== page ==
Each decoction step varied, but the temperature steps in between them were 15 minutes. Tough to explain, but this might help:

**Mash Temp**

100°F - decoction removed, heated to 127°F, held for 15 minutes, raised to 149°F, held for 15 minutes, raised to 167°F, held for 15 minutes, boiled for 15 minutes, returned to mash

127°F - decoction removed, heated to 149°F, held for 15 minutes, raised to 167°F, held for 15 minutes, boiled for 15 minutes, returned to mash

149°F - decoction removed, heated to 167°F, held for 15 minutes, boiled for 15 minutes, returned to mash

167°F - , held for 15 minutes, mash out

So each mash step held the temperature for longer than 15 minutes, but the decoction steps were held for 15 minutes each, if that helps with the explanation. Our saccrification should have occurred optimally at 149°F and was held for at least 30 minutes.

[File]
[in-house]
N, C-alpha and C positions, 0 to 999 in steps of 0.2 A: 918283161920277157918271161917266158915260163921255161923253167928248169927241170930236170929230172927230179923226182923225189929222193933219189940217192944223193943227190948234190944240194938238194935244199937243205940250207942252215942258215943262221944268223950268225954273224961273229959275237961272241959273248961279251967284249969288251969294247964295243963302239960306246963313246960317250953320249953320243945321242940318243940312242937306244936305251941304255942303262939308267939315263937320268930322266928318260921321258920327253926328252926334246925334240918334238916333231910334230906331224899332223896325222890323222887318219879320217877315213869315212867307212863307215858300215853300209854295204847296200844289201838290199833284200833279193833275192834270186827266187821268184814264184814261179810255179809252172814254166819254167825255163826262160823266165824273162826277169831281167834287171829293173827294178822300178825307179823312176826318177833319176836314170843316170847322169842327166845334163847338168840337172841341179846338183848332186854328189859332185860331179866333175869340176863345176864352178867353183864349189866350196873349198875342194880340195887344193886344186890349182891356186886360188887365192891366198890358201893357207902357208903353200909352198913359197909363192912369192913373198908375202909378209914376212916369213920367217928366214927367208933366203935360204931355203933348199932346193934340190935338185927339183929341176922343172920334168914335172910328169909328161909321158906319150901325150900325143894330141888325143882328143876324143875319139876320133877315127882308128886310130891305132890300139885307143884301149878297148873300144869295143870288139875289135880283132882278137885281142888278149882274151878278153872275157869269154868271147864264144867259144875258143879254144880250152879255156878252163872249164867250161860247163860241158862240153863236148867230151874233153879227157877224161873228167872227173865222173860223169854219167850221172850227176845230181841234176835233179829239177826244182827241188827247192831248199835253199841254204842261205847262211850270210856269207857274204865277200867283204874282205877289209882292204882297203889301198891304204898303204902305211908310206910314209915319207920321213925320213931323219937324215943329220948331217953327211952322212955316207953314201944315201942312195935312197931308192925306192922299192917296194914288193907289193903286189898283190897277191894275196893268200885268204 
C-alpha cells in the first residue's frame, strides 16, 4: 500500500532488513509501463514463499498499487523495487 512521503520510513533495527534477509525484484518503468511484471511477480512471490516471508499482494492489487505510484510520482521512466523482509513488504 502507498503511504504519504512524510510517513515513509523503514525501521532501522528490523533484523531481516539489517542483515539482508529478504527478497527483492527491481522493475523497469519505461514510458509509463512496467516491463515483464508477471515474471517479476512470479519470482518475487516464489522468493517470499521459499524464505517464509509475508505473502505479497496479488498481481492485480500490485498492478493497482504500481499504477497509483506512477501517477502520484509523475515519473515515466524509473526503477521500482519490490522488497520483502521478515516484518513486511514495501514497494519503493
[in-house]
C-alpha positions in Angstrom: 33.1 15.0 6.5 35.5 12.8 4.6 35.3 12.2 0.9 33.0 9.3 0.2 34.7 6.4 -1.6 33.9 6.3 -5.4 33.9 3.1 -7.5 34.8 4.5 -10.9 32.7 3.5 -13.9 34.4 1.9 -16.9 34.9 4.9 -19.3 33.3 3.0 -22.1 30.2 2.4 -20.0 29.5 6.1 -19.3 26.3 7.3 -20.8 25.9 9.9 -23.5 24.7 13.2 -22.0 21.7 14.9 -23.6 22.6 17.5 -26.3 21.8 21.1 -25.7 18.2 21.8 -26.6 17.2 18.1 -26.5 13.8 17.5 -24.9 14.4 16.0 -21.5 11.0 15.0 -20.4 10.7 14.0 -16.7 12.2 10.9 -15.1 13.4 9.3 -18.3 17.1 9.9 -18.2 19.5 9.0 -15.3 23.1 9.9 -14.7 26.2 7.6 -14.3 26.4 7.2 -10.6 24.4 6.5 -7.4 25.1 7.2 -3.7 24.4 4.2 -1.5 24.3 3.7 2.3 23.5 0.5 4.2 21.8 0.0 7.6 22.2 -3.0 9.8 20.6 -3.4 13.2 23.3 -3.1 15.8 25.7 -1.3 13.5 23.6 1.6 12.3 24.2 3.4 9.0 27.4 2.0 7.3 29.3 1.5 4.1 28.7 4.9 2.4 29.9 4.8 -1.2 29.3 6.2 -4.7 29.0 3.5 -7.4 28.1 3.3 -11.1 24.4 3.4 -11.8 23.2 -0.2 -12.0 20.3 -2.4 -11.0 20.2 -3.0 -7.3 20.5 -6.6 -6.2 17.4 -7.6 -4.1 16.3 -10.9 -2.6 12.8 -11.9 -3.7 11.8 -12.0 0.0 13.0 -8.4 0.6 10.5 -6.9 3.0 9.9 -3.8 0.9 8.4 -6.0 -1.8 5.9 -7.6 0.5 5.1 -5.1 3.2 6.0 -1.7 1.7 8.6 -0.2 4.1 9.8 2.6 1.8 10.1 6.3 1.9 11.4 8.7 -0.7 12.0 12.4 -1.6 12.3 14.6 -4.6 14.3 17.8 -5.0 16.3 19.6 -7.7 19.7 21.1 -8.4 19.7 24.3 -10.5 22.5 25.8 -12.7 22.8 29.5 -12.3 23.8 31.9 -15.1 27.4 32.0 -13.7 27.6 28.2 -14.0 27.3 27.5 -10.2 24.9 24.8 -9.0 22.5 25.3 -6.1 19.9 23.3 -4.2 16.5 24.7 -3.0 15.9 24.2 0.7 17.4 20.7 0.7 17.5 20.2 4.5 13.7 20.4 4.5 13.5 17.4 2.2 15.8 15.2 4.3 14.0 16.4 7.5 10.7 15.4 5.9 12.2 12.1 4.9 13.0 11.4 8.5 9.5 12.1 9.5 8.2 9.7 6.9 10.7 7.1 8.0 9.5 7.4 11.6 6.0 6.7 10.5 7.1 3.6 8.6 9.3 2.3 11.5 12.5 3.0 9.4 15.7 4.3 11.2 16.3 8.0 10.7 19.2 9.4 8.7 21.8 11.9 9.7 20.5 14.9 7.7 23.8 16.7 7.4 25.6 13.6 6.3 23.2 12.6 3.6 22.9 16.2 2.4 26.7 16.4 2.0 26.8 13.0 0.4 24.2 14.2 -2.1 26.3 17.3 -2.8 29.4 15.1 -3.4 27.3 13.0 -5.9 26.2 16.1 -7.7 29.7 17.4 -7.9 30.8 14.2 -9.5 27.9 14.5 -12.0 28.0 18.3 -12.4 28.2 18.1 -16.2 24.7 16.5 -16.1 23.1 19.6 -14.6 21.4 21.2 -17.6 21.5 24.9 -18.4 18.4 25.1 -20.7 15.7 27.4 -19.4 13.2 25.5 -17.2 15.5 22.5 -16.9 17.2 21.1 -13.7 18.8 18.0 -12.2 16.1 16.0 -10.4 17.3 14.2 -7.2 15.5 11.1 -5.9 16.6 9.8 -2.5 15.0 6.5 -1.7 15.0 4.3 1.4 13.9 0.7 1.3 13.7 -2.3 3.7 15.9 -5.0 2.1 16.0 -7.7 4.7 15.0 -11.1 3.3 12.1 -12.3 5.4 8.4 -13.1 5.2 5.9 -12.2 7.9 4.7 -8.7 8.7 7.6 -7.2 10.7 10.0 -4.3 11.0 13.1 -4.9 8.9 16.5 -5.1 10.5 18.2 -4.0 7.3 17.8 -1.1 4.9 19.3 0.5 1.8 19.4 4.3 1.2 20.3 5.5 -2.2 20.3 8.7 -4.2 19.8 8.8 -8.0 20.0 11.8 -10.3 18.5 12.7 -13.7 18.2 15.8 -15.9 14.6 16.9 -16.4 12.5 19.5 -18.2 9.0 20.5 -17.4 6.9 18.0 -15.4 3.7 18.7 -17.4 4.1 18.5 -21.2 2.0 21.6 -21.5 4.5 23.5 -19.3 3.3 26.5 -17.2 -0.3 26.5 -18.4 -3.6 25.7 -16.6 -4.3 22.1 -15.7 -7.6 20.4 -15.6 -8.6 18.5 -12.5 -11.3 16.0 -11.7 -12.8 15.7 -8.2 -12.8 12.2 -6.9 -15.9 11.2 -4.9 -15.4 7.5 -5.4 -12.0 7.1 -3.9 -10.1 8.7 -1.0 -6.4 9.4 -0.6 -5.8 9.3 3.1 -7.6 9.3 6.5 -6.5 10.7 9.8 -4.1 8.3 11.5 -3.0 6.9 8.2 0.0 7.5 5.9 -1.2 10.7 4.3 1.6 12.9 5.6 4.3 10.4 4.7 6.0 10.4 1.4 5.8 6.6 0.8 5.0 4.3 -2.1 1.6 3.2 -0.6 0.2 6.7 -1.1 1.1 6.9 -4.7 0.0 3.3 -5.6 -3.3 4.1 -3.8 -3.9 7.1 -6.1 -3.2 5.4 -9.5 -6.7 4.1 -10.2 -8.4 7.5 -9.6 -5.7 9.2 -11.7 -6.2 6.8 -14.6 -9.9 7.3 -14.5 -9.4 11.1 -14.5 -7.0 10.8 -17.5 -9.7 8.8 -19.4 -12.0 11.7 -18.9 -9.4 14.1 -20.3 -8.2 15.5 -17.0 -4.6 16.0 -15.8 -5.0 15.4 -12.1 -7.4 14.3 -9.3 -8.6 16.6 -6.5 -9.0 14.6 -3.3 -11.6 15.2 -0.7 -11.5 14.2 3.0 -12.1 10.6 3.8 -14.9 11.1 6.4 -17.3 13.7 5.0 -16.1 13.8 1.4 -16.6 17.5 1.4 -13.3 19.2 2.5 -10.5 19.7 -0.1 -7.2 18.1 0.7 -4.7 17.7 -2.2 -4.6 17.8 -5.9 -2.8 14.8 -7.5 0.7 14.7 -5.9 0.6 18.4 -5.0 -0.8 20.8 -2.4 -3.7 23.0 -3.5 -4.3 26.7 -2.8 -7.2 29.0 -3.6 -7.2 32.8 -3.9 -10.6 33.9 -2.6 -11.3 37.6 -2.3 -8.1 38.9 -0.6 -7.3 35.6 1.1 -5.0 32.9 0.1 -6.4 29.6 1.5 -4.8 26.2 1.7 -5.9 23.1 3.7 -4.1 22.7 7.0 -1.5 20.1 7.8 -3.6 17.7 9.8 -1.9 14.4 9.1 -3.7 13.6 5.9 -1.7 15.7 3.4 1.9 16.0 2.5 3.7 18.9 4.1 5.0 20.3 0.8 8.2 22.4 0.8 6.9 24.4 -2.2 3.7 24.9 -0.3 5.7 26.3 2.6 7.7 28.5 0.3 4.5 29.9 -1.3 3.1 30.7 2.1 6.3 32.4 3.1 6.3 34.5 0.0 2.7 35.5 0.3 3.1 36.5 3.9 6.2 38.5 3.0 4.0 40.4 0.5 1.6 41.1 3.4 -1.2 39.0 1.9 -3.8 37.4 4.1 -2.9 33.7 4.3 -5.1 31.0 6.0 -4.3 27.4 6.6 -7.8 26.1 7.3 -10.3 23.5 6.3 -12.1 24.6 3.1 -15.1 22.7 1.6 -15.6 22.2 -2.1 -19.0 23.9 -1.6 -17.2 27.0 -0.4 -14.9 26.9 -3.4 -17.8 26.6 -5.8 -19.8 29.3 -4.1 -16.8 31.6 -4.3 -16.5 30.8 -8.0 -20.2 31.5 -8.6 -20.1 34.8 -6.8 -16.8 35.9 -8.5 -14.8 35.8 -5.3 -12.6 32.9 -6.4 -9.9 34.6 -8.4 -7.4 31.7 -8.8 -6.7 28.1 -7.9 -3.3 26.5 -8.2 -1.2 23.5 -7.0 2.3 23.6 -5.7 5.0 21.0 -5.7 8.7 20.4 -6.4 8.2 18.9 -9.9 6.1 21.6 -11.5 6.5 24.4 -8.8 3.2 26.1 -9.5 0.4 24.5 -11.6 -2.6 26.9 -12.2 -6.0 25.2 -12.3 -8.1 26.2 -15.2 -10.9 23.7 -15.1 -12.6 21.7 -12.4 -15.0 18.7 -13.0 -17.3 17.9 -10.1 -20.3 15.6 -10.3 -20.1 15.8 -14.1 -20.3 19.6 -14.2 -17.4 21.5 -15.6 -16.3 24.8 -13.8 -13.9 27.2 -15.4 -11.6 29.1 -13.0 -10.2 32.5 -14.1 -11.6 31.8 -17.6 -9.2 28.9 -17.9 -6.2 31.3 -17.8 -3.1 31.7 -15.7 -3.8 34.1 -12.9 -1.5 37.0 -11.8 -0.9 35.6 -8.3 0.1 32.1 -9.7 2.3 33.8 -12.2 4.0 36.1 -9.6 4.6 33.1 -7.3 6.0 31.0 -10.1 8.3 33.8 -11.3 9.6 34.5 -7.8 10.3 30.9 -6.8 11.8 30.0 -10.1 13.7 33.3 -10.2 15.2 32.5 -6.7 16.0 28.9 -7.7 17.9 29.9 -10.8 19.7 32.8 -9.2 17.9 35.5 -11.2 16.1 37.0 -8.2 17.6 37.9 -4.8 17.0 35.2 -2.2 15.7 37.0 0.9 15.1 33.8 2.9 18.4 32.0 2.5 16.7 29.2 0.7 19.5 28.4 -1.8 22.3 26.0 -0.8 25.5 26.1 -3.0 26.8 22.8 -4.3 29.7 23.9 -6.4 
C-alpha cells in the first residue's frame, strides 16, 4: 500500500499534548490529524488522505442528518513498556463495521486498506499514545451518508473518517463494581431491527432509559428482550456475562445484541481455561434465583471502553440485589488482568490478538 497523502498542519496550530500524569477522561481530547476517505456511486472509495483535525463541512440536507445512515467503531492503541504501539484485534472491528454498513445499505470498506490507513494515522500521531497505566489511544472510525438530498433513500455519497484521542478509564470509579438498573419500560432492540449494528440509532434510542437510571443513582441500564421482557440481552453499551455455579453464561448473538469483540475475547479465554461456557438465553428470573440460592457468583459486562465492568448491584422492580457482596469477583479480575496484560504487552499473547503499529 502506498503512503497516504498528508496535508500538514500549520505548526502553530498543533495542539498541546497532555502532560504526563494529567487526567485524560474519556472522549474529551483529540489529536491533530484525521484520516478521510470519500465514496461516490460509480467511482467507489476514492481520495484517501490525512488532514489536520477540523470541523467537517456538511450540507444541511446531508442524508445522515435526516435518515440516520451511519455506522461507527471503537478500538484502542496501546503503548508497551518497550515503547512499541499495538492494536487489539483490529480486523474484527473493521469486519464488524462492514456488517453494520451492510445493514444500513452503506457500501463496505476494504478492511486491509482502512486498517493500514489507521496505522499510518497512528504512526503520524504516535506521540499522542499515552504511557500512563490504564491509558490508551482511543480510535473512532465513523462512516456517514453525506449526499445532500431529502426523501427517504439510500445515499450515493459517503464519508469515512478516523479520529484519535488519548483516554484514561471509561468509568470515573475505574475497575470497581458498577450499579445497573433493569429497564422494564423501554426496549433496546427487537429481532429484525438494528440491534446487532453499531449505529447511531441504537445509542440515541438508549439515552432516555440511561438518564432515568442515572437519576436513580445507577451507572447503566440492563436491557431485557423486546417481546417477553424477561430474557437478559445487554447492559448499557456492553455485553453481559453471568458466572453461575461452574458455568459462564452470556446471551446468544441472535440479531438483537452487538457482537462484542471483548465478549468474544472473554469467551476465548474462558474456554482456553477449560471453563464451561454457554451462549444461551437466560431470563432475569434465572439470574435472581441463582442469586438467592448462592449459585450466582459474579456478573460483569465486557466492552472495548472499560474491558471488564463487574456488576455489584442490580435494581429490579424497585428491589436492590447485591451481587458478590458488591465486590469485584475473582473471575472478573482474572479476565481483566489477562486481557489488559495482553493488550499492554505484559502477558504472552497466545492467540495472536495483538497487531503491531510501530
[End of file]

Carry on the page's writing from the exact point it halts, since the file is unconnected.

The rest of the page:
I got the feeling 2206 was temperamental from Designing Great Beers. Although it isn't called out by name and manufacturer, I interpreted it as the yeast we were using, 2206. We took extra care to cool the starter and pitch at near fermentation temperature (wort was chilled to the same fermentation temp. as the starter).

Good to know about the enzymes. At least now I know where to focus next in formulating the recipe. Any grain suggestions to augment the low enzymes? I don't have the lot analysis.